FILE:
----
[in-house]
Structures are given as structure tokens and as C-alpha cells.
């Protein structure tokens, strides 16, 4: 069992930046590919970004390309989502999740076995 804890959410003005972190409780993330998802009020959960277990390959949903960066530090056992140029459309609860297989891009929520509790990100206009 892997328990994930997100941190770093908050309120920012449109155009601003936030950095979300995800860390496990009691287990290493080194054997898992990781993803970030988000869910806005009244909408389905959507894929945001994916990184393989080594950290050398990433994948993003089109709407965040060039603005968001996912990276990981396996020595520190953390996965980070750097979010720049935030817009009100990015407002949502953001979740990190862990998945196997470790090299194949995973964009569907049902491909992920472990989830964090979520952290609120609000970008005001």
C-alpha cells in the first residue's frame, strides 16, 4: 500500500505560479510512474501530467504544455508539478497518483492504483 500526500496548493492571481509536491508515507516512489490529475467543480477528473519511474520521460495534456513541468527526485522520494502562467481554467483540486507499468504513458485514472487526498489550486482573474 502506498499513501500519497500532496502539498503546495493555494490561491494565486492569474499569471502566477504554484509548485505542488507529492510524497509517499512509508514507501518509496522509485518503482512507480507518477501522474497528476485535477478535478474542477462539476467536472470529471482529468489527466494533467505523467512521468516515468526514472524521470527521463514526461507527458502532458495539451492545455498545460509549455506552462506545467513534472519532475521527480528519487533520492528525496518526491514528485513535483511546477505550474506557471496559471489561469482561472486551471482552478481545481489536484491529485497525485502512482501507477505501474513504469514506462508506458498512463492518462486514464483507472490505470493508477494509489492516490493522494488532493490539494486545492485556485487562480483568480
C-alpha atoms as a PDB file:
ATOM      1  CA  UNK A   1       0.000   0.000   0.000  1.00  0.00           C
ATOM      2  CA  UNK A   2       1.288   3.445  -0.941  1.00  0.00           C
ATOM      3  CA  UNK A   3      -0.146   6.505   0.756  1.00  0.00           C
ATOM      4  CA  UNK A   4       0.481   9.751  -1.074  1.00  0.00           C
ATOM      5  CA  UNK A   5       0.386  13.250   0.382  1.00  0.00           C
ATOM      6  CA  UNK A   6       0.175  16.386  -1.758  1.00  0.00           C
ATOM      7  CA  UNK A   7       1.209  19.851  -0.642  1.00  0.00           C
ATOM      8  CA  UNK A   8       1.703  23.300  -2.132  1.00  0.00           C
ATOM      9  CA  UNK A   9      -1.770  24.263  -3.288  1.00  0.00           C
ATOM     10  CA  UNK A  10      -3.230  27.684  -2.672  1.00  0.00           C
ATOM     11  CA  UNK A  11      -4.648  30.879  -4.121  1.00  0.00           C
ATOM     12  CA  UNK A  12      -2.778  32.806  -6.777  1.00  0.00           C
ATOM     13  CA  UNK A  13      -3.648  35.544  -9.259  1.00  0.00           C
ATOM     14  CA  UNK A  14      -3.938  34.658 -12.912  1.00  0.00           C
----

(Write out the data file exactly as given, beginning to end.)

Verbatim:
[in-house]
Structures are given as structure tokens and as C-alpha cells.
């Protein structure tokens, strides 16, 4: 069992930046590919970004390309989502999740076995 804890959410003005972190409780993330998802009020959960277990390959949903960066530090056992140029459309609860297989891009929520509790990100206009 892997328990994930997100941190770093908050309120920012449109155009601003936030950095979300995800860390496990009691287990290493080194054997898992990781993803970030988000869910806005009244909408389905959507894929945001994916990184393989080594950290050398990433994948993003089109709407965040060039603005968001996912990276990981396996020595520190953390996965980070750097979010720049935030817009009100990015407002949502953001979740990190862990998945196997470790090299194949995973964009569907049902491909992920472990989830964090979520952290609120609000970008005001």
C-alpha cells in the first residue's frame, strides 16, 4: 500500500505560479510512474501530467504544455508539478497518483492504483 500526500496548493492571481509536491508515507516512489490529475467543480477528473519511474520521460495534456513541468527526485522520494502562467481554467483540486507499468504513458485514472487526498489550486482573474 502506498499513501500519497500532496502539498503546495493555494490561491494565486492569474499569471502566477504554484509548485505542488507529492510524497509517499512509508514507501518509496522509485518503482512507480507518477501522474497528476485535477478535478474542477462539476467536472470529471482529468489527466494533467505523467512521468516515468526514472524521470527521463514526461507527458502532458495539451492545455498545460509549455506552462506545467513534472519532475521527480528519487533520492528525496518526491514528485513535483511546477505550474506557471496559471489561469482561472486551471482552478481545481489536484491529485497525485502512482501507477505501474513504469514506462508506458498512463492518462486514464483507472490505470493508477494509489492516490493522494488532493490539494486545492485556485487562480483568480
C-alpha atoms as a PDB file:
ATOM      1  CA  UNK A   1       0.000   0.000   0.000  1.00  0.00           C
ATOM      2  CA  UNK A   2       1.288   3.445  -0.941  1.00  0.00           C
ATOM      3  CA  UNK A   3      -0.146   6.505   0.756  1.00  0.00           C
ATOM      4  CA  UNK A   4       0.481   9.751  -1.074  1.00  0.00           C
ATOM      5  CA  UNK A   5       0.386  13.250   0.382  1.00  0.00           C
ATOM      6  CA  UNK A   6       0.175  16.386  -1.758  1.00  0.00           C
ATOM      7  CA  UNK A   7       1.209  19.851  -0.642  1.00  0.00           C
ATOM      8  CA  UNK A   8       1.703  23.300  -2.132  1.00  0.00           C
ATOM      9  CA  UNK A   9      -1.770  24.263  -3.288  1.00  0.00           C
ATOM     10  CA  UNK A  10      -3.230  27.684  -2.672  1.00  0.00           C
ATOM     11  CA  UNK A  11      -4.648  30.879  -4.121  1.00  0.00           C
ATOM     12  CA  UNK A  12      -2.778  32.806  -6.777  1.00  0.00           C
ATOM     13  CA  UNK A  13      -3.648  35.544  -9.259  1.00  0.00           C
ATOM     14  CA  UNK A  14      -3.938  34.658 -12.912  1.00  0.00           C